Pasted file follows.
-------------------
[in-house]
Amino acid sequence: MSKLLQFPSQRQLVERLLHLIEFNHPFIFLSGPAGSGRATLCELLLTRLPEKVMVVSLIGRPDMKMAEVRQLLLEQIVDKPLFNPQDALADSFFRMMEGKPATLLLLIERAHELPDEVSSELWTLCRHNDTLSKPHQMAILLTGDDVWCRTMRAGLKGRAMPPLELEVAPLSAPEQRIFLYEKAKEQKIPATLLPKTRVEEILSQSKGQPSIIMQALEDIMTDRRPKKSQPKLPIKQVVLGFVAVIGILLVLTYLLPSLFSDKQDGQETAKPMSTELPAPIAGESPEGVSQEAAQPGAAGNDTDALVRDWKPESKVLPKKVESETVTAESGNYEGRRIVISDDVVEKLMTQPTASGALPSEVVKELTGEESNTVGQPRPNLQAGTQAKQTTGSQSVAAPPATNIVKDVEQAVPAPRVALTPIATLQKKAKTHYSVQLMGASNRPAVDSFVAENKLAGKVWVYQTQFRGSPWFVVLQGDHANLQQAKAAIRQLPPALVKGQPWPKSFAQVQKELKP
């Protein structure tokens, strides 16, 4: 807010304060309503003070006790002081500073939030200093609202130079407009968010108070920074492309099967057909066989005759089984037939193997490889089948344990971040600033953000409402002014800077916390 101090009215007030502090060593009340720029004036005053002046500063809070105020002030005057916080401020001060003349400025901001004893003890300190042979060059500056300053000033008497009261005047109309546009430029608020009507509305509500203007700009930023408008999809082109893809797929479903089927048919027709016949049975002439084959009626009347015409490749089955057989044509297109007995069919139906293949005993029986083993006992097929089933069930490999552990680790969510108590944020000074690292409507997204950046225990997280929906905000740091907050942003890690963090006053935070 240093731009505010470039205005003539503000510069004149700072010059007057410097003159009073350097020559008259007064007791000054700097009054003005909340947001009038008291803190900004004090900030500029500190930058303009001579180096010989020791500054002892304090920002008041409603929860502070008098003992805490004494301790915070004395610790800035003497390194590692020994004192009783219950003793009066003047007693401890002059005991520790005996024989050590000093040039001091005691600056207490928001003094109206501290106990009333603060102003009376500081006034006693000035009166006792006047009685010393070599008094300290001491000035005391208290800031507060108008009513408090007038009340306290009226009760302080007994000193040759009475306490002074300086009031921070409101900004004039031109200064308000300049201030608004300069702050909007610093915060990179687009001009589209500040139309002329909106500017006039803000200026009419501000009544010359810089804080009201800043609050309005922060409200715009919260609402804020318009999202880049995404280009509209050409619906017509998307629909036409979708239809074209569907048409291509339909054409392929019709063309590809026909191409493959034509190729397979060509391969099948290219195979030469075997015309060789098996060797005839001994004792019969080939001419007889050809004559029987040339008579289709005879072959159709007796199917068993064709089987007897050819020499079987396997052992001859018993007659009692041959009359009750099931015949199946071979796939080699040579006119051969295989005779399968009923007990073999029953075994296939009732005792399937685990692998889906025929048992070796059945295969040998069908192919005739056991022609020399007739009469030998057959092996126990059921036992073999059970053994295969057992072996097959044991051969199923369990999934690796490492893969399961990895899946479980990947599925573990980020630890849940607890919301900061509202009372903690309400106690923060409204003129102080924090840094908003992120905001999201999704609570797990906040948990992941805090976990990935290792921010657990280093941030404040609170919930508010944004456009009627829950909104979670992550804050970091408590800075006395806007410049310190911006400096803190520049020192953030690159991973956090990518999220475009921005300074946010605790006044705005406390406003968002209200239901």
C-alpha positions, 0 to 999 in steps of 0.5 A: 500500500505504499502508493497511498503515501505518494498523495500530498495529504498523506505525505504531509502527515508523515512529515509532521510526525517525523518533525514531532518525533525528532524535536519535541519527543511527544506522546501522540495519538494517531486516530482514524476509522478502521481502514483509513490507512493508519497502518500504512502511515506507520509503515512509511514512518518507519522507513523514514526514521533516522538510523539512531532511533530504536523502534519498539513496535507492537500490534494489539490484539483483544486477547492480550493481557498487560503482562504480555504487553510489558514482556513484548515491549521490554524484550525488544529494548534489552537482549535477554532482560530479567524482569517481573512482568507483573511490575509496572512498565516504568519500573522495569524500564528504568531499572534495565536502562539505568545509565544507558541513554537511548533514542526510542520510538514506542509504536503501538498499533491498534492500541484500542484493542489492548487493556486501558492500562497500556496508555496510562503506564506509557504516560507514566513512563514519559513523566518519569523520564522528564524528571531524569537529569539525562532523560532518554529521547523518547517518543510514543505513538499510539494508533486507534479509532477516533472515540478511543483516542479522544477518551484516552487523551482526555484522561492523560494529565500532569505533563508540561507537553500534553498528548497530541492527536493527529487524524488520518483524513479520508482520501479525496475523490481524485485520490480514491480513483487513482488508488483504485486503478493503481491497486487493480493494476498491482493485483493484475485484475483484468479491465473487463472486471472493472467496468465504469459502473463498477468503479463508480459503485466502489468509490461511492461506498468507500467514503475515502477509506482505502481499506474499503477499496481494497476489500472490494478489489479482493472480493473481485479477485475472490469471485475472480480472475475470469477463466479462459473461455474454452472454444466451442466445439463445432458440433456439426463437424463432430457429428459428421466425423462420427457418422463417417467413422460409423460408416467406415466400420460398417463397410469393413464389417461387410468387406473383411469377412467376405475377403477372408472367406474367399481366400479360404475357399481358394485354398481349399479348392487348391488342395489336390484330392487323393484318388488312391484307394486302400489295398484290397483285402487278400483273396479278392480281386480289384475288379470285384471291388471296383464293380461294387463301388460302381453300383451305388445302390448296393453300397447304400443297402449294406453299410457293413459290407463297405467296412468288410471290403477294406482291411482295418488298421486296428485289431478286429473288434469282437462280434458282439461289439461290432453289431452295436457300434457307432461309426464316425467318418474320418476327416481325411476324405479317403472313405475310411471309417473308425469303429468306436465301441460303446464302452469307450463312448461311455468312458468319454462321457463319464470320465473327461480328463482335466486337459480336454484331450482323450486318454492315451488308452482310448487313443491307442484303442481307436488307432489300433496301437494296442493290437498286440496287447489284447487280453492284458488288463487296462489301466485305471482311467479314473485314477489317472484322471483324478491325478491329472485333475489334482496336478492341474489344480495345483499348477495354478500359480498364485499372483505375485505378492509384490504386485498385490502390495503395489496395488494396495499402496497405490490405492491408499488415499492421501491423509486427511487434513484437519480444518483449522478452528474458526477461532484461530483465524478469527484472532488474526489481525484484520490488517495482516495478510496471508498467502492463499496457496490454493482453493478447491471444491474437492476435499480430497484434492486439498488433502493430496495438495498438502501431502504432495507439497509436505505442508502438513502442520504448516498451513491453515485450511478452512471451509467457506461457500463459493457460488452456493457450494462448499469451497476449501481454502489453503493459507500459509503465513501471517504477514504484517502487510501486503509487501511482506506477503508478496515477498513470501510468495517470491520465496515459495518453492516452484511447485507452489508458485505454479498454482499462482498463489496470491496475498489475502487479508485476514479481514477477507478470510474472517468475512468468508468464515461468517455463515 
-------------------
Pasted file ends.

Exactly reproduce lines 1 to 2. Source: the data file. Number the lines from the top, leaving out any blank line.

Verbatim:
[in-house]
Amino acid sequence: MSKLLQFPSQRQLVERLLHLIEFNHPFIFLSGPAGSGRATLCELLLTRLPEKVMVVSLIGRPDMKMAEVRQLLLEQIVDKPLFNPQDALADSFFRMMEGKPATLLLLIERAHELPDEVSSELWTLCRHNDTLSKPHQMAILLTGDDVWCRTMRAGLKGRAMPPLELEVAPLSAPEQRIFLYEKAKEQKIPATLLPKTRVEEILSQSKGQPSIIMQALEDIMTDRRPKKSQPKLPIKQVVLGFVAVIGILLVLTYLLPSLFSDKQDGQETAKPMSTELPAPIAGESPEGVSQEAAQPGAAGNDTDALVRDWKPESKVLPKKVESETVTAESGNYEGRRIVISDDVVEKLMTQPTASGALPSEVVKELTGEESNTVGQPRPNLQAGTQAKQTTGSQSVAAPPATNIVKDVEQAVPAPRVALTPIATLQKKAKTHYSVQLMGASNRPAVDSFVAENKLAGKVWVYQTQFRGSPWFVVLQGDHANLQQAKAAIRQLPPALVKGQPWPKSFAQVQKELKP